If you don’t have a job in Spain or are not registered as self-employed then you must have a private health insurance policy for the whole family. You will need this in order to get residency.
Much like insurance policies for cars the costs will vary massively and will depend on the health of your family. This can cost anywhere between €50-200 per month.
If you are moving to Spain with a family then the chances are you will need to find work to support yourselves. As mentioned above, you have to prove that you have enough money when you apply for residency.
After Brexit one of the criteria to achieve residency is proof that you have around 2,130€ monthly income. If you are going to rely on savings this means you will need around 26,000€ in the bank and be able to prove it when you apply for residency. As well as proving that you have this money, you need to think about how long you can live on your savings. What will you do after that?
The current unemployment situation in Spain is not good. At the end of August 2020, it was reported that unemployment in Spain was at 16.2% – compared to 7.4% for the EU as a whole.
There aren’t many jobs available, and the jobs that are advertised tend to be more for manual work. If you don’t speak Spanish then you are likely to be limited to bar work.
Don’t let this put you off moving to Spain though, plenty of people manage to do it. Start by contacting companies in your line of work. Ask questions about salaries, vacancies, qualifications, and job prospects.
If you don’t think you will be able to find a job, then becoming self-employed is a good option if you are in a line of work that you could do from home or set up as a business.
Being self-employed in Spain is not cheap, you will have to pay a monthly social security contribution which is 60€ per month during the first year but gradually rises to the total of 280€ per month. This is on top of your tax and VAT contributions.
We recommend speaking to a company who can sort this for you as it is an extremely complicated process and you can land yourself in hot water if you miss any steps along the way. An expert will be able to tell you exactly what you will need to do and what it will cost you.
Spain is a big place so if you haven’t already decided where you want to live then this is something you need to start looking into earlier on in your decision!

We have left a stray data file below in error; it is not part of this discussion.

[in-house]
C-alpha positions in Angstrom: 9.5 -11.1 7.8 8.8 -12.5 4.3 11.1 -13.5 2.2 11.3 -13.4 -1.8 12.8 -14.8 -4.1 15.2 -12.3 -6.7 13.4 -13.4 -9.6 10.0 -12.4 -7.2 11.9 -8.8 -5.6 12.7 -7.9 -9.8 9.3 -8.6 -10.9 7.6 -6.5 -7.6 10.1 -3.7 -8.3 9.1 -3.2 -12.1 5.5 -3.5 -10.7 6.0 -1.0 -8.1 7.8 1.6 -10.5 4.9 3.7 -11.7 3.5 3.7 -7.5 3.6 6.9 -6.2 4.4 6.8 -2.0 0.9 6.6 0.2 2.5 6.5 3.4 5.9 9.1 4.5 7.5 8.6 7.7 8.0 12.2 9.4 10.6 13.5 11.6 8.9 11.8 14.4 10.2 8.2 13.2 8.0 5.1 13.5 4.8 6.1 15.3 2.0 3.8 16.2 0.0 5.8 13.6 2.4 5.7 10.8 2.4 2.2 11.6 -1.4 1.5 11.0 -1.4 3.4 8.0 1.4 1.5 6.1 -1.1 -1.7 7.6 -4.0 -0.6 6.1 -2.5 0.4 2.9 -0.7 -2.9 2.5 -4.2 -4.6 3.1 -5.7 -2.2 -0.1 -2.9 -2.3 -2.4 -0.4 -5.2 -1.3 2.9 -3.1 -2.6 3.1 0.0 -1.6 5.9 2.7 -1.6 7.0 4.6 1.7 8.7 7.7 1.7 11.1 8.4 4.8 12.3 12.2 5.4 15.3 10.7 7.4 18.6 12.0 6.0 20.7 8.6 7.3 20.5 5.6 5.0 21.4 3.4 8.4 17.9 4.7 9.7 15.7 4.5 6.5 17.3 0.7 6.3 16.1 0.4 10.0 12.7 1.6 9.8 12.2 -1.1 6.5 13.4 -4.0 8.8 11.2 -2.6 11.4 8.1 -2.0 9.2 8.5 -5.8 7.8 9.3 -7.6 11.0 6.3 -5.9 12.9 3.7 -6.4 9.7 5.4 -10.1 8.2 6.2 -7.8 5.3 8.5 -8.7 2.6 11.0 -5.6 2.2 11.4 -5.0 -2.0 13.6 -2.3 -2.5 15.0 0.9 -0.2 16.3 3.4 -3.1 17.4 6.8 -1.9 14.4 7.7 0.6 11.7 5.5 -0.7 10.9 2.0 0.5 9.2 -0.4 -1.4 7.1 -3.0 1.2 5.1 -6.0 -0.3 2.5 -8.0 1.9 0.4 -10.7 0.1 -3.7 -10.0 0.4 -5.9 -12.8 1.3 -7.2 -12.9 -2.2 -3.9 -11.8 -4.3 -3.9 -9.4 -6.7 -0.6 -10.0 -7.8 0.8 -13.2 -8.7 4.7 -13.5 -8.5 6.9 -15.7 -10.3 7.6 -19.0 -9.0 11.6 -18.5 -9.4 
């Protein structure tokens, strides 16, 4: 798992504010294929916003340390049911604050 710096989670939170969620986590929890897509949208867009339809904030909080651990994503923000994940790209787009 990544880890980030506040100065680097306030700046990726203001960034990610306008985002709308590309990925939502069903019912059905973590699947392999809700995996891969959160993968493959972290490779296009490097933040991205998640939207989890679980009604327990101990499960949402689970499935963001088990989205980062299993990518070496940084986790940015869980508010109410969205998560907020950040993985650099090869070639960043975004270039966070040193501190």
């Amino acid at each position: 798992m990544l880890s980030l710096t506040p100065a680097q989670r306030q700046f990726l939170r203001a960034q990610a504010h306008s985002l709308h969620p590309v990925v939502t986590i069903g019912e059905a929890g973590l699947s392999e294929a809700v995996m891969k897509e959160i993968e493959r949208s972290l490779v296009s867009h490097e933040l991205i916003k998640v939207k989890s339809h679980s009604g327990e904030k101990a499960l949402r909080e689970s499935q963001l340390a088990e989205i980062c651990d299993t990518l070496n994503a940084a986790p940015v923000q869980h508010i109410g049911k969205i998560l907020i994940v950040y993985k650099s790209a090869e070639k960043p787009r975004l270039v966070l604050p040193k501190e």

Things to consider when deciding on a location are:
Town or city
What kind of location do you picture yourself in? Do you want to be in a bustling city, a medium sized town, or a quiet Spanish village?
Inland or coast
The Costas tend to be where most Brits moving to Spain end up but there are also some amazing place inland where properties are cheaper and bigger. You could live in the mountains, the countryside, or near the beach.
While all of Spain is generally hotter than England, some places can get very cold during the winter. If you are in the north or on higher land you are very likely to get snow. Whereas if you are on the coast further south then you hardly need to wear a coat even in the winter. In the summer the temperatures in the South can be unbearable so you may decide that you can put up with a cold winter so you don’t get the 40 degree summer months!
Traditional Spanish or English speaking
There are many lovely traditional Spanish towns and villages where you will really feel that you are living the Spanish life, however you won’t find many people speaking English so you may feel more comfortable living near other expats.
Whatever your requirements, it’s a good idea to pick a few areas and make some visits to see them for yourself before you move over permanently.
What style of Spanish property are you dreaming of? It’s a good idea to look at some estate agent websites to see what’s available in your chosen area. Some towns will be mainly apartment blocks, while others will be full of super modern new builds. Some areas have typical Spanish whitewashed houses and others don’t look very Spanish at all. Do your research first so you can both get an idea of costs and also make sure you’ll be able to find a property that suits your family.